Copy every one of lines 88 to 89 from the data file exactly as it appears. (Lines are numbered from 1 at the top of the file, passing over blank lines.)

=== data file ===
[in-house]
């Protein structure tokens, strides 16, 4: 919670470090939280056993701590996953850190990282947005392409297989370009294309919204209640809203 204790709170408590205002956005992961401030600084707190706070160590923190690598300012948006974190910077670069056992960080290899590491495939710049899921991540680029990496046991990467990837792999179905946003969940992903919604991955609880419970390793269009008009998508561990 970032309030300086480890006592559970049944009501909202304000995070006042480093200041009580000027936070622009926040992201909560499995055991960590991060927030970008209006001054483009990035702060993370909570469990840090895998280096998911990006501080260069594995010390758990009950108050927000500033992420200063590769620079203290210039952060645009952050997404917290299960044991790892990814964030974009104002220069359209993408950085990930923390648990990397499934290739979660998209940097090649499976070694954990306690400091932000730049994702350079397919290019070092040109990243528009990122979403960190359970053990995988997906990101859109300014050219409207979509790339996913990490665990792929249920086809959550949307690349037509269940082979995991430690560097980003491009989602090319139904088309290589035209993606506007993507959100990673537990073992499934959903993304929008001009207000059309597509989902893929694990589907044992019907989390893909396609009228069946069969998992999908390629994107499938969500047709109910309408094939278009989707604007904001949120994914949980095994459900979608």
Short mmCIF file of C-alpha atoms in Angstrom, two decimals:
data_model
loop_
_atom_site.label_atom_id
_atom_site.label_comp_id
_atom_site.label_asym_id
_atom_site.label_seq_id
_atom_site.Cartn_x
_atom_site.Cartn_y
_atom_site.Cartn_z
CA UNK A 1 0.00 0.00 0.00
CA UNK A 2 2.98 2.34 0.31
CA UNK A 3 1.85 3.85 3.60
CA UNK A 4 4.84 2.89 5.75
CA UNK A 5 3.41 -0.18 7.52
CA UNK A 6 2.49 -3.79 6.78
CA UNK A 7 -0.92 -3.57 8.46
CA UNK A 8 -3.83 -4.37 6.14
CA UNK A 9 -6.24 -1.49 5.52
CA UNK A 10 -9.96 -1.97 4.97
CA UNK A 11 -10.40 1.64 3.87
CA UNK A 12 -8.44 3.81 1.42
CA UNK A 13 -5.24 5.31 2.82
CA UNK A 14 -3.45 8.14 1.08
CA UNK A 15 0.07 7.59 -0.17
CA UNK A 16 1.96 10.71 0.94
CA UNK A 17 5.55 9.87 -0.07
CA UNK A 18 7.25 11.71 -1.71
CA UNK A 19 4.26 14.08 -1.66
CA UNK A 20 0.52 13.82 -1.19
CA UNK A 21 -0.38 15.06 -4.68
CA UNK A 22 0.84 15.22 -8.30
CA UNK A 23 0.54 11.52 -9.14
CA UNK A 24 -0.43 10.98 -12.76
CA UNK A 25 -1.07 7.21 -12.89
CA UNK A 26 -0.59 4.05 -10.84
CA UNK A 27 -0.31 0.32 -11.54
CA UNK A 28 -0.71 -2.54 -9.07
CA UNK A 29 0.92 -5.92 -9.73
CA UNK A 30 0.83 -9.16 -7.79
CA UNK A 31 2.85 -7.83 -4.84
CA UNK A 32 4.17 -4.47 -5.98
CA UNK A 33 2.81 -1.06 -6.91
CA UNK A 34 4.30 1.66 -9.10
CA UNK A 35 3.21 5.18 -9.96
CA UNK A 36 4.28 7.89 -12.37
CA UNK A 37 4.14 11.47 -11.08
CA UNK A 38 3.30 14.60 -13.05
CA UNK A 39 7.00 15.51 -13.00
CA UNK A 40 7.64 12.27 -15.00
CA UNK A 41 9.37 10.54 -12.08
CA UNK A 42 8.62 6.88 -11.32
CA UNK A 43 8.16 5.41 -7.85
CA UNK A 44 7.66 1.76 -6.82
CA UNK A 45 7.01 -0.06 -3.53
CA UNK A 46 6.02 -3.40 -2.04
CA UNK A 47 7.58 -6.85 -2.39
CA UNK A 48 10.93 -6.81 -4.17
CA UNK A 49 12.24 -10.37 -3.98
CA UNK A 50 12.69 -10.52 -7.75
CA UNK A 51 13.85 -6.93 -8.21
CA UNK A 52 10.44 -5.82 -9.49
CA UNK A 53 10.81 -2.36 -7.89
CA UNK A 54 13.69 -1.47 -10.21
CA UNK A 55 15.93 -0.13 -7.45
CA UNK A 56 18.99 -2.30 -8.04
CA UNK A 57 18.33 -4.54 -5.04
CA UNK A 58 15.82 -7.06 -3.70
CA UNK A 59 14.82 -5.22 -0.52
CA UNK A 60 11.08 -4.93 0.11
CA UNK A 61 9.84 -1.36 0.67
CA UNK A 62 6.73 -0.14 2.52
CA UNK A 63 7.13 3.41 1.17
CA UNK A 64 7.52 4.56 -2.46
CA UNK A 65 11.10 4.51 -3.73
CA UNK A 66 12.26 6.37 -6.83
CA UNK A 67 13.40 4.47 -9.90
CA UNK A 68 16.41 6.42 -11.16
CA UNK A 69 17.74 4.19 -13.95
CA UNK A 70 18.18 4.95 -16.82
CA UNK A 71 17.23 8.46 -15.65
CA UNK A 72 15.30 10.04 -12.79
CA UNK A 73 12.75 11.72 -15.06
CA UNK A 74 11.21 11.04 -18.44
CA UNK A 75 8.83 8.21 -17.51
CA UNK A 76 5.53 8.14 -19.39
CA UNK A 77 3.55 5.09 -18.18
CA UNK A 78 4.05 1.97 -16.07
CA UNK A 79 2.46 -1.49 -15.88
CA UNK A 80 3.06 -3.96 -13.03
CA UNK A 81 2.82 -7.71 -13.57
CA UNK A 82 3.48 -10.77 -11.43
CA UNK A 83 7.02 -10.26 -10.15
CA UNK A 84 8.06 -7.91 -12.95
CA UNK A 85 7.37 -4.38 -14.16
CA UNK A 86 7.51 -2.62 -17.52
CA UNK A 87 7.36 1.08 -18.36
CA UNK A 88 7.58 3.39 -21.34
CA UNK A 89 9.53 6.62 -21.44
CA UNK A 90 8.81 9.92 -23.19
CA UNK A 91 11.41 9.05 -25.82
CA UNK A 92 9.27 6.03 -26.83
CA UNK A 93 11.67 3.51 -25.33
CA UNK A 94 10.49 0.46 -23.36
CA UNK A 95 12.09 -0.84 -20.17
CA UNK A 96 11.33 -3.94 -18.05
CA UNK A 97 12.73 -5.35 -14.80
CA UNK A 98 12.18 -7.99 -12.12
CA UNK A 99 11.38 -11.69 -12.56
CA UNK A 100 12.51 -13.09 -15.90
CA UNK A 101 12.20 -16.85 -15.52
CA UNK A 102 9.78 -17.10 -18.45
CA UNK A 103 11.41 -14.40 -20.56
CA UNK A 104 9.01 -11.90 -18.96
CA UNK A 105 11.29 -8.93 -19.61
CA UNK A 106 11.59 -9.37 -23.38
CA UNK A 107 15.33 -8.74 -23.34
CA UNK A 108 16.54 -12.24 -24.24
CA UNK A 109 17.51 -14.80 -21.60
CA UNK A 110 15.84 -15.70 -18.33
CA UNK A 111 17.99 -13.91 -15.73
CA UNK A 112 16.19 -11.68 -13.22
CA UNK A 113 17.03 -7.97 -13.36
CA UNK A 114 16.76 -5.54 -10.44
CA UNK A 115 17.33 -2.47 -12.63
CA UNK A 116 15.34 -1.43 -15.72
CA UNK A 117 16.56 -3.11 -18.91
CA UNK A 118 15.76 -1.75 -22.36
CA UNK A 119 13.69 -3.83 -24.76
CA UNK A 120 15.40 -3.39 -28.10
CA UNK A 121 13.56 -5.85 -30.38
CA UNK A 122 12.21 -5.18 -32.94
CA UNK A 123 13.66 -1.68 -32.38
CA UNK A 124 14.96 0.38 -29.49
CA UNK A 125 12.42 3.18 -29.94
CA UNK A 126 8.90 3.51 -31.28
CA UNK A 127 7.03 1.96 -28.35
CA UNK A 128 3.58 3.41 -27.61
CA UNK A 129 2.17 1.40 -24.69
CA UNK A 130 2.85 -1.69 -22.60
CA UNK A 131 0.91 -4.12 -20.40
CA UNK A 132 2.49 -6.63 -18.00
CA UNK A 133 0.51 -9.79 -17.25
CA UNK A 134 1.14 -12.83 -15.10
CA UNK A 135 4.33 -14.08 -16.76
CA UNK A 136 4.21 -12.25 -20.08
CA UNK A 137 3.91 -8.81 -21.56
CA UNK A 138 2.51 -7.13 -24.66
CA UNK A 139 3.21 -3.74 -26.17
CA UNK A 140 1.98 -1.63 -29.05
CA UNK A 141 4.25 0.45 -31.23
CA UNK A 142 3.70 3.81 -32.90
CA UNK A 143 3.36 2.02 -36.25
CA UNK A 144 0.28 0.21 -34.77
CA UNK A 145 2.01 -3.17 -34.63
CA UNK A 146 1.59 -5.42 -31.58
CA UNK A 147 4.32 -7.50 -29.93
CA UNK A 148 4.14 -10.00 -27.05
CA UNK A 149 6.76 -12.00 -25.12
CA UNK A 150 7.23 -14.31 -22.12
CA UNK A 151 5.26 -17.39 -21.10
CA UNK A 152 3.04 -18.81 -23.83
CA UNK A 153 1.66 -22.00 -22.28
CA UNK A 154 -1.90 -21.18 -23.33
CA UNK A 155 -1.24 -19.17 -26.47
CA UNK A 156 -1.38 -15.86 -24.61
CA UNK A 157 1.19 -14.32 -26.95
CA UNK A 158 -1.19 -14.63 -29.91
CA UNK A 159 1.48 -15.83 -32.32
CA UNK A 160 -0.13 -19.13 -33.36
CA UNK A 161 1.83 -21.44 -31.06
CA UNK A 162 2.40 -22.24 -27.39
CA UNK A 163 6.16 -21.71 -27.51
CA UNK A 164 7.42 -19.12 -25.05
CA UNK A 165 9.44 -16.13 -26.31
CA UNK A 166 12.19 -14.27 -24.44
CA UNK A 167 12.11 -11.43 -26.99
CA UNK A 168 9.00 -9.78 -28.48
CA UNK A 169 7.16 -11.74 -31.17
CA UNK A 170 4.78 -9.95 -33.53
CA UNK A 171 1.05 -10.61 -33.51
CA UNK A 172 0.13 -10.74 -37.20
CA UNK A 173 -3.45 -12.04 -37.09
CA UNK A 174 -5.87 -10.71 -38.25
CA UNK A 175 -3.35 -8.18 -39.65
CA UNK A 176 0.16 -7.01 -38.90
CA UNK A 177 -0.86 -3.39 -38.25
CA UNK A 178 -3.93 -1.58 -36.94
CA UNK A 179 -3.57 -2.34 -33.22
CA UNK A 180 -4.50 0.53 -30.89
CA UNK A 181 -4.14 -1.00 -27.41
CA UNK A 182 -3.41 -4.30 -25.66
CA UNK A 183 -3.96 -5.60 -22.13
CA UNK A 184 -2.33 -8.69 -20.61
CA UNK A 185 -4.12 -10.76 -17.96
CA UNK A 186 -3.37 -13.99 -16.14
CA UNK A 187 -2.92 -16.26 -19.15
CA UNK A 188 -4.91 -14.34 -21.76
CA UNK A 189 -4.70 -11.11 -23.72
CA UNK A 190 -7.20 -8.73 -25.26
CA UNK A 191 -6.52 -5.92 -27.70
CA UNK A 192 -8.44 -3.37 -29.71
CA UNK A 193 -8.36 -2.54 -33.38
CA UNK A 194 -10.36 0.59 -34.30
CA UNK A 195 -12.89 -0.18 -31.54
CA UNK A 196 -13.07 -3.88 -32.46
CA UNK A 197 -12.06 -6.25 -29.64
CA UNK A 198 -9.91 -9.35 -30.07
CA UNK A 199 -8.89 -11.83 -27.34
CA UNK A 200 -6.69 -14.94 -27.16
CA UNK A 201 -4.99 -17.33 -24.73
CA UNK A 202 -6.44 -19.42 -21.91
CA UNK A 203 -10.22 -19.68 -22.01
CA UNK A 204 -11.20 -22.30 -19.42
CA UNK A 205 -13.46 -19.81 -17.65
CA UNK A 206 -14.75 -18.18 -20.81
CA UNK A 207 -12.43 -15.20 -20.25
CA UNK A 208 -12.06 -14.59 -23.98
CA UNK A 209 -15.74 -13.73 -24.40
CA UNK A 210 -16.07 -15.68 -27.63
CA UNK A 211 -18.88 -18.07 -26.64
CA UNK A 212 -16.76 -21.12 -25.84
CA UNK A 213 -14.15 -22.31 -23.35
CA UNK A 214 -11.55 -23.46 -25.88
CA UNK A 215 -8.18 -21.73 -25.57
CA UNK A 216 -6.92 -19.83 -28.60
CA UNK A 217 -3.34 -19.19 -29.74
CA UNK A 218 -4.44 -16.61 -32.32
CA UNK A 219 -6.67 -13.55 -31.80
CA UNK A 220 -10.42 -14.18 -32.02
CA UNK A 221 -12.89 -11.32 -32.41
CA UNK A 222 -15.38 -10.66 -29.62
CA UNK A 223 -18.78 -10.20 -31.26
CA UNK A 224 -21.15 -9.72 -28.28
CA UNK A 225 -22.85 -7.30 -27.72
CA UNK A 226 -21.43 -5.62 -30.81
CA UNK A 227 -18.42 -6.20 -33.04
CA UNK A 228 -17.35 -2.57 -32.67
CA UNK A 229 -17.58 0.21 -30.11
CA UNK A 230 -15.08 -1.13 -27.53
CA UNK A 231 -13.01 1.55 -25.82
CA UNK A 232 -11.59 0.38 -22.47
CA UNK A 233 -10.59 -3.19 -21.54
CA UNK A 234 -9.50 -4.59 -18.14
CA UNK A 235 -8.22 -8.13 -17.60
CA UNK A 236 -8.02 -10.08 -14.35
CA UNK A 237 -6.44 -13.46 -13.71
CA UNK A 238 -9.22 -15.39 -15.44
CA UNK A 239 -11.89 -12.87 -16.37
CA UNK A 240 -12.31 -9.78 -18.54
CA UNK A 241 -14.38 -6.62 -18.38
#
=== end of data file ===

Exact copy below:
CA UNK A 76 5.53 8.14 -19.39
CA UNK A 77 3.55 5.09 -18.18